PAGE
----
Skip to main content
Connecting the recording world together...

New member to the forums here but I've been lurking a bit and am already learning a lot. I'm sort of new to this and it seems like this forum is made up of people who definitely know what they're doing so just let me know if I'm out of place.

I'm using cubase 5 and am noticing some weird trends. When the parts that I've recorded through a a presonus firestudio mobile and some VST plugins are playing the volume changes by itself. If I try to change it manually before I even start the song they will just snap back to whatever setting they were on. The same happens if I try to pan the sound from left to right. I really hope this isn't something really simple that I've screwed up but I appreciate any light you guys can shed on this. It's driving me crazy.

Edit: One thing I noticed, if I'm listening to a section of something I've recorded, and click the volume around while it's playing and stop a go back to relisten to the part that I just heard, the volume will fluctuate according to how I clicked while listening the first time. Sorry if that's an awful description, it's pretty tough to describe haha.

Member for

20 years 8 months

jmm22 Wed, 01/05/2011 - 17:35

Sounds like you depressed "write" automation buttons at some point, and then changed the volume as you monitored the mix. Then when you play back the mix, the automation reads the changes you had made in real time (but didn't know you were making at the time) I did this many times in my earliest tracking. Sometimes one makes changes that are really small, and one gropes around looking for where this micro defect came from. It is usually having write automation buttons engaged when monitoring (or rather listening back). You basically need to brush up on "automation functions" and for the short term, make sure they are disengaged for all tracks.

You can confirm this by right clicking on the track and then selecting show automation (or show all automation). A duplicate track of sorts will pop down below your existing track. On that track should be two buttons, an R and a W (at least this is the way it is on Cubase LE4). Right beside these two buttons will be a description of the particular automation being shown. If you left click on it, it will give you a list of choices (volume, pan etc.) Select volume. After you do, if indeed this was the problem, you will see a line running all the way through the grey track that is not straight, but instead with dips and rises that indicate the changes in level you are hearing. You could then press play and follow these changes in real time. But again, the main thing to do first off is make sure all read and write automation buttons are off.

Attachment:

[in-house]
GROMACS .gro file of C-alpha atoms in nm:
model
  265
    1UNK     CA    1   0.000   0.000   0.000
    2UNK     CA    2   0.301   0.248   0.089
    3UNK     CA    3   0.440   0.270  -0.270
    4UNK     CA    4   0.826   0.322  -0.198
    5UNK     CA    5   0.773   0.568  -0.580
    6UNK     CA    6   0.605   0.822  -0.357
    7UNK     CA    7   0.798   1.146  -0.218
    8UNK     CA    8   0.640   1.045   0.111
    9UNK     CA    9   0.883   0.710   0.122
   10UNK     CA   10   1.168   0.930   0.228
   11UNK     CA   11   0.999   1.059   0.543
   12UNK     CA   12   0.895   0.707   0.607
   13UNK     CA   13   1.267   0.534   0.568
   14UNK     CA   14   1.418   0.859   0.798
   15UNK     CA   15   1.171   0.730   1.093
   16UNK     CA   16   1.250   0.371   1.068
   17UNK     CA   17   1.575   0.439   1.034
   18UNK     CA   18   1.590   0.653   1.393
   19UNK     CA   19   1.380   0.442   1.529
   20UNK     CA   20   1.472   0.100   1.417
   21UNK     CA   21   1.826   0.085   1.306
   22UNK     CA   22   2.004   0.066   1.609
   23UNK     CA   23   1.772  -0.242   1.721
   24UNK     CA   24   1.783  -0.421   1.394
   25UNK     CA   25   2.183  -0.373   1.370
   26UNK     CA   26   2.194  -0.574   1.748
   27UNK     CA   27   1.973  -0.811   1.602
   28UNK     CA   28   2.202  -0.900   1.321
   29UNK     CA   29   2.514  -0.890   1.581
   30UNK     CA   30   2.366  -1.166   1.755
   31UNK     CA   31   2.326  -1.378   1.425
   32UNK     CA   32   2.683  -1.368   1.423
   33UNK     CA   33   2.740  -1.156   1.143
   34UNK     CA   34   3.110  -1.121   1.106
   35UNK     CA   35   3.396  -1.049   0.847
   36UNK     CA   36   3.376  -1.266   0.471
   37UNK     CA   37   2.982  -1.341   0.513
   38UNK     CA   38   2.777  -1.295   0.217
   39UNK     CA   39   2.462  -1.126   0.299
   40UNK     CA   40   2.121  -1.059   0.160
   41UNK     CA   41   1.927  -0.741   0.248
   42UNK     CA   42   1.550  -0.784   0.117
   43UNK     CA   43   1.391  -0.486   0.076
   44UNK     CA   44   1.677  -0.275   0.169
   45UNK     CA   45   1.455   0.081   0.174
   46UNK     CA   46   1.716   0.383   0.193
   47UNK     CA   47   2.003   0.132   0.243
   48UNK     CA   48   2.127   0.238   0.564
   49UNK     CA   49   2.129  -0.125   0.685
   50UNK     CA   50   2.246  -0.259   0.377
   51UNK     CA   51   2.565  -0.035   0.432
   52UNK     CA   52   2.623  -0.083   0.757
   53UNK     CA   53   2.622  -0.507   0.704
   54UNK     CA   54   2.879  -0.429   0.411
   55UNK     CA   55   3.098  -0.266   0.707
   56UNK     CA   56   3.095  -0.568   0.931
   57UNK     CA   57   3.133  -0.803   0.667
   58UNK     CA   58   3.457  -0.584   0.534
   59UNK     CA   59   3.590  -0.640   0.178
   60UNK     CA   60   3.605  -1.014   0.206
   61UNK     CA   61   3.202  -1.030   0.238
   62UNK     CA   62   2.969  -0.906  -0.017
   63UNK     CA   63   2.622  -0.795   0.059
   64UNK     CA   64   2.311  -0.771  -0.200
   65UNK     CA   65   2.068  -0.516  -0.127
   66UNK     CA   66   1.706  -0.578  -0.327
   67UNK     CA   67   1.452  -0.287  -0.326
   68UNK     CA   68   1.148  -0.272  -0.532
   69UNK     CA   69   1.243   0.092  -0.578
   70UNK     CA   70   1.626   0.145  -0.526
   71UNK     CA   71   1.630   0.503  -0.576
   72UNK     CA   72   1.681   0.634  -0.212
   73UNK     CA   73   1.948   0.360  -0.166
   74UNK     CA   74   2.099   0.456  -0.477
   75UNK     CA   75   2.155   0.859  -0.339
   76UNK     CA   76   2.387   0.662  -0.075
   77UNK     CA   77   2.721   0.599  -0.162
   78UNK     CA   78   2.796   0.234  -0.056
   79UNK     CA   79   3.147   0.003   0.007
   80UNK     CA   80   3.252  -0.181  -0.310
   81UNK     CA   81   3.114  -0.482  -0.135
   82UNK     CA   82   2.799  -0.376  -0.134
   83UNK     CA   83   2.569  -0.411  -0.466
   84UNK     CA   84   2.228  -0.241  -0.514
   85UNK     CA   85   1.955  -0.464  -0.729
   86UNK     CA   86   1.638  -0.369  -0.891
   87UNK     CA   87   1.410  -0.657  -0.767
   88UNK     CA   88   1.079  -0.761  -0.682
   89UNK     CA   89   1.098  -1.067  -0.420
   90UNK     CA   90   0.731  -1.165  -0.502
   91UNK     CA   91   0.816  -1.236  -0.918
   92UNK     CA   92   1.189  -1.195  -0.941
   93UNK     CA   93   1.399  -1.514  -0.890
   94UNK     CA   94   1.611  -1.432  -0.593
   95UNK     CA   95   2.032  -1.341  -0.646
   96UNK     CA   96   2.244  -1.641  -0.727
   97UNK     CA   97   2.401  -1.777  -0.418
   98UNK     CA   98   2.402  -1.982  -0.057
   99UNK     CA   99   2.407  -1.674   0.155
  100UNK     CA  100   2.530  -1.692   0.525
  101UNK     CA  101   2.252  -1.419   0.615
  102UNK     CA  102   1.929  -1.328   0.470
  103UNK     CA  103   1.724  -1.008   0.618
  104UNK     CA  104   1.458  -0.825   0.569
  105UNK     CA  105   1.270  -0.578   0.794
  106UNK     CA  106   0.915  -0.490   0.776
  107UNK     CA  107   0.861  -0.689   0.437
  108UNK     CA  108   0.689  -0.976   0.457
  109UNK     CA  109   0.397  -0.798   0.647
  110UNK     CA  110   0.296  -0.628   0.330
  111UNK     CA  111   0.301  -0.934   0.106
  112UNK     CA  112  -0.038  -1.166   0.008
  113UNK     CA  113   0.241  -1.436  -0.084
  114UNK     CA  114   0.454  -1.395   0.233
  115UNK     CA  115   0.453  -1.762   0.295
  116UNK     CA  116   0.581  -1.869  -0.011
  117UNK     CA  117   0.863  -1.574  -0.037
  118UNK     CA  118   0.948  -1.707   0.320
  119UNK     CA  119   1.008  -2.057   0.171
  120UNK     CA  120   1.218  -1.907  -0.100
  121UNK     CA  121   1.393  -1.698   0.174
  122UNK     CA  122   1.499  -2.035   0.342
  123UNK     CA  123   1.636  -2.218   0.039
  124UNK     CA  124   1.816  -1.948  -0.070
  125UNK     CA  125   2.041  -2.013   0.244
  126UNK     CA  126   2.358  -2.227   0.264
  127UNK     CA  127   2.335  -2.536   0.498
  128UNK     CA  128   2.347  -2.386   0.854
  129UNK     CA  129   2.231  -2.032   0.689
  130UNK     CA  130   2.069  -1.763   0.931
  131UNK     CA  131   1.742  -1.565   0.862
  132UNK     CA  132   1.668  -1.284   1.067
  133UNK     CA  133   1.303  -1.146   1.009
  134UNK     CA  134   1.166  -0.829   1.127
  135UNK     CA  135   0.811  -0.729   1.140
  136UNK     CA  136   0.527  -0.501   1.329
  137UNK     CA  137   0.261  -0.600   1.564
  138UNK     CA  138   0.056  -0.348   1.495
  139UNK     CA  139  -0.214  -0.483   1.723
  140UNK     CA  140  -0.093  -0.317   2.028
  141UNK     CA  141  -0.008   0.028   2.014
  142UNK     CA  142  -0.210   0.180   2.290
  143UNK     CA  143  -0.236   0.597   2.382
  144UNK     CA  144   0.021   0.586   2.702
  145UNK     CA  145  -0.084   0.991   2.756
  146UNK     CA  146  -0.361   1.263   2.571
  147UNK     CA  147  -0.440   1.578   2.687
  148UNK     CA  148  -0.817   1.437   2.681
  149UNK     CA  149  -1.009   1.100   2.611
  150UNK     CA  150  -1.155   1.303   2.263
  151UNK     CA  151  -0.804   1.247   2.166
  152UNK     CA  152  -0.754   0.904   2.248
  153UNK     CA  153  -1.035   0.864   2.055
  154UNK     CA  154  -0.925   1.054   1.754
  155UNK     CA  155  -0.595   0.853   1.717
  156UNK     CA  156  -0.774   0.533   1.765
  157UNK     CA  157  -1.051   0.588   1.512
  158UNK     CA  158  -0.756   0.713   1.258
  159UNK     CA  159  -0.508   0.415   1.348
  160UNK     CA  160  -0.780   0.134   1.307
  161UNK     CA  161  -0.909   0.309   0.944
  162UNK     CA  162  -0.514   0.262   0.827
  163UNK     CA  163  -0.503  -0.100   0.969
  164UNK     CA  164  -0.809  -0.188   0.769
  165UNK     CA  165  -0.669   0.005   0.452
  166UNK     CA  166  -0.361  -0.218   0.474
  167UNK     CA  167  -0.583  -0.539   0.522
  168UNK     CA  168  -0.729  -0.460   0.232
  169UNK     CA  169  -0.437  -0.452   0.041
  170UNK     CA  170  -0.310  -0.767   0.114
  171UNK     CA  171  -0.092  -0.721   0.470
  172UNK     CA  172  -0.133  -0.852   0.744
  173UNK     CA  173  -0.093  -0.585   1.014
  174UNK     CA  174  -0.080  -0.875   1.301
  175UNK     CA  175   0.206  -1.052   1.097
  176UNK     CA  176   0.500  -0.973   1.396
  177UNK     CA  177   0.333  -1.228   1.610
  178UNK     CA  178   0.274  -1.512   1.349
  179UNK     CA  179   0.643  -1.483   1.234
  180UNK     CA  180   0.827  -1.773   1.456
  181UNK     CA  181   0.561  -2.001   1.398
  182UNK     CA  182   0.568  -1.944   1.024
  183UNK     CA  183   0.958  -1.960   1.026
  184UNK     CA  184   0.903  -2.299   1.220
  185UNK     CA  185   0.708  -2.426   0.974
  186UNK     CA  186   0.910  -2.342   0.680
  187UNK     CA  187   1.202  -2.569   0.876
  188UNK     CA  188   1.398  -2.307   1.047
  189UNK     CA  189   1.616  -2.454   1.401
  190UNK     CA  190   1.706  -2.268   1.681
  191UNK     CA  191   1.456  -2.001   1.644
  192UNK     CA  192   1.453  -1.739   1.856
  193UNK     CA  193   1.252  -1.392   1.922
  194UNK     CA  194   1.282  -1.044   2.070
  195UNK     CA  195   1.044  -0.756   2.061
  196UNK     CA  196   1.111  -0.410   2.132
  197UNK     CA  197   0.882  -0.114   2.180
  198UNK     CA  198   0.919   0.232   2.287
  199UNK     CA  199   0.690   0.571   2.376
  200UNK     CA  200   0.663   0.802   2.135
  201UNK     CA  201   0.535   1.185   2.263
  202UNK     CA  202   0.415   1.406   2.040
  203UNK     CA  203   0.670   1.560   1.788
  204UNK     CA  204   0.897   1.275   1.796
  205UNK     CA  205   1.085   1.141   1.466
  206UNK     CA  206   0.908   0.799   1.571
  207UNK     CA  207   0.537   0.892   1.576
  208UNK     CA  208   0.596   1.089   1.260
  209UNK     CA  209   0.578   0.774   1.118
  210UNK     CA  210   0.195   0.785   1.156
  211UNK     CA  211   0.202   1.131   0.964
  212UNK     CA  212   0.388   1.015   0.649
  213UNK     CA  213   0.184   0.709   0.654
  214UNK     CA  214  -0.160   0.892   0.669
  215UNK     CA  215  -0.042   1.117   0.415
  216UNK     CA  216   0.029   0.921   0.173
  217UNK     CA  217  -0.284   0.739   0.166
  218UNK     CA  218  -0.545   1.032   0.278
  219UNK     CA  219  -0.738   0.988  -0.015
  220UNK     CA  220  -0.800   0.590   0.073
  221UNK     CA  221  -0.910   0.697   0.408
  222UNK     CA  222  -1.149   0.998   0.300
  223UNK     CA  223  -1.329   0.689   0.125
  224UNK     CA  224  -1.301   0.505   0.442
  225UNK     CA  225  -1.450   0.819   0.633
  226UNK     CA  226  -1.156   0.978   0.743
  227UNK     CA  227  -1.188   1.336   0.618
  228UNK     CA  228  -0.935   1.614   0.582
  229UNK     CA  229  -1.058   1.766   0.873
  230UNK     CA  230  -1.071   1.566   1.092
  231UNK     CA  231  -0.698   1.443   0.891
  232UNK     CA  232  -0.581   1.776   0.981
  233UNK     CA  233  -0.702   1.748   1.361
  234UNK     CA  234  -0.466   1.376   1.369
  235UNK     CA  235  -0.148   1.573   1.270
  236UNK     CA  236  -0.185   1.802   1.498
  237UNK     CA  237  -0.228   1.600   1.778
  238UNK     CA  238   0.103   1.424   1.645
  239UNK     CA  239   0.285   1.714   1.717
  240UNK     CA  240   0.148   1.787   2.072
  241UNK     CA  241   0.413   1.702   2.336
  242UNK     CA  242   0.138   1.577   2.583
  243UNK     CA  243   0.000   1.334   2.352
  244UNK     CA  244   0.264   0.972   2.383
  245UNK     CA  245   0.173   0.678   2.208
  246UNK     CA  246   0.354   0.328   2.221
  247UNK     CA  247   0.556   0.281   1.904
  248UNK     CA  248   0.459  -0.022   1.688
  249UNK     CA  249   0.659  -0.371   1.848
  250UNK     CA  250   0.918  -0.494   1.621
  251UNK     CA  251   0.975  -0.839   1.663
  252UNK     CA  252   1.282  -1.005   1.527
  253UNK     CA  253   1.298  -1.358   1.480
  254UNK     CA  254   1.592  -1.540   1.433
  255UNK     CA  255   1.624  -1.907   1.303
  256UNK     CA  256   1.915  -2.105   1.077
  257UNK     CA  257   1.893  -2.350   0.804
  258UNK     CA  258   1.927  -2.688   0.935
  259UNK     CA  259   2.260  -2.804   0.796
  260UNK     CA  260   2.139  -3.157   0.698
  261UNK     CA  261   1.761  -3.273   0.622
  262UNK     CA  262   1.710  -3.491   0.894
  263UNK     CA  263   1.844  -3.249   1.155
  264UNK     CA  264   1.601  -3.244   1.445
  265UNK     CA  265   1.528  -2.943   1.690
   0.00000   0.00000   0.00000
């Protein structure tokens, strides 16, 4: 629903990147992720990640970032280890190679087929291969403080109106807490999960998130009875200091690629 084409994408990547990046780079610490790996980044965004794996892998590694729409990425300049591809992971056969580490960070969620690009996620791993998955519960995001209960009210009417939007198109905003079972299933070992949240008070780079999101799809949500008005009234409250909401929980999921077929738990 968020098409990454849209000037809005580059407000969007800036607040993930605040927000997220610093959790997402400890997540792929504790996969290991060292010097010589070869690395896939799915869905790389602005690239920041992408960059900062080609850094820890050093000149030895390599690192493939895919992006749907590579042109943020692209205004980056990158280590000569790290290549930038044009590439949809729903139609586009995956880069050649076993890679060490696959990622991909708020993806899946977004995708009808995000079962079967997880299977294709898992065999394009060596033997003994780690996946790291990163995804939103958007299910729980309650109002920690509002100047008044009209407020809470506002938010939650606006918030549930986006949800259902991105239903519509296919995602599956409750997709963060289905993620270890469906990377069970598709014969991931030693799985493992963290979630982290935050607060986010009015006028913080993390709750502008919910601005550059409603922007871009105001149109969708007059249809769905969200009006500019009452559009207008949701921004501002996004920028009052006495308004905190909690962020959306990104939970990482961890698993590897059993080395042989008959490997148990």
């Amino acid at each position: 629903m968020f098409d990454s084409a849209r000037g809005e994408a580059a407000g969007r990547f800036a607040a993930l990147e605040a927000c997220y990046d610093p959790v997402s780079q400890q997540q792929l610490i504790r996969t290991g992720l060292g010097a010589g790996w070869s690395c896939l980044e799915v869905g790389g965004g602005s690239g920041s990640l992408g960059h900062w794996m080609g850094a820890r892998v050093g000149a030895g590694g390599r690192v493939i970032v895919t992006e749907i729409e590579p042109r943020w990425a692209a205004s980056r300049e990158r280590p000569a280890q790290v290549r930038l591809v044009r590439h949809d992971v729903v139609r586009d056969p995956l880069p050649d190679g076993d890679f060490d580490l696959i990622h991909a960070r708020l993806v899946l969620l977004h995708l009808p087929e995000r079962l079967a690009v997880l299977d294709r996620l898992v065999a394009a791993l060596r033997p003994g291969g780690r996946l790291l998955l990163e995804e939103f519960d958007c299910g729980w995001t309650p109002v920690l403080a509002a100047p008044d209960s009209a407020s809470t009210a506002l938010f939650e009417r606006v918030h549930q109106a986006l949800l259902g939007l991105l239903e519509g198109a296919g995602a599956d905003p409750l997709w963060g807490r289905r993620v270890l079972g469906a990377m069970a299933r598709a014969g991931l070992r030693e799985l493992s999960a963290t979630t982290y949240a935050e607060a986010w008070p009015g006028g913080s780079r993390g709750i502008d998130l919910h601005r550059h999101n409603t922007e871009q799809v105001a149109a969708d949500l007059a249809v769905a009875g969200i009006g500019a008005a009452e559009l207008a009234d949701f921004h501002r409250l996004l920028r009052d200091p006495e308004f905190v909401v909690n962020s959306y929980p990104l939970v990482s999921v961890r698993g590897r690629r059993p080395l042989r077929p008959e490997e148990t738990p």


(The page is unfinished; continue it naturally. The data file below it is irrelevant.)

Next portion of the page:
Automation is used to automatically control functions in a song or mix. For example, one might use it to pan a certain track to the far right for a one segment of a song, and then over to the left at some other point. You can write automation in real time (which is what you likely did) or you can use the cursor and adjustment points on that line in the Automation track.

But I am still new too, and perhaps others might have a better answer.

Member for

20 years 8 months

jmm22 Wed, 01/05/2011 - 21:35

Thanks, but one really has no choice but to quickly acquire the basics, if one wants to actually record, today. Of necessity, one must figure out the workings of several key areas to produce anything of substance. What I find remarkable is just how sophisticated these programs are. I mean there appears to be no limit on what programs like Cubase can do. It really is food for thought that the vast majority of better music was recorded without all of the tools and advantages offered to the modern recording engineer or enthousiast. In a way, it's a shame that most people do not have the opportunity to also learn how to record with older analog equipment and methods.

TheJackAttack Wed, 01/05/2011 - 21:45

Ahh, but there was a boatload of knowledge required that the current batch of engineers don't know anything about.

-maintenance and engineering of all the equipment including cleaning, alignment, biasing, tape preservation, etc for every session
-how FX were going to affect things on the way in since there were no non-destructive DAW FX (if it got jacked up you had to re track the whole thing)
-how to plan the tracks out since many times there were less than eight tracks and maybe as few as four
-many times all the vocalists were all standing around a single mic
-many times the whole band was in the same room playing as an ensemble
-splicing tape

Basically a whole lot of craftsmanship on the engineer's part, and a whole lot of competency on the instruments and vocals on the musicians' part. Oh, and reading a bunch of manuals and wiring schematics!

AllBodies Thu, 01/06/2011 - 05:29

Man this is an awesome place, but it's pretty overwhelming haha.

I'm at work right now but I'm pretty sure that you've solved my problem jmm, and it's actually a good thing I stumbled across this because I was wanting to pan certain sections of my track to the left or right, but keep some parts centered so I don't lose the depth of the song. It seems like automations should allow me to do that. Mistakes really are the best way to learn.

Thanks again guys, it's really appreciated.


Please add some content in Animated Sidebar block region. For more information please refer to this tutorial page:

Add content in animated sidebar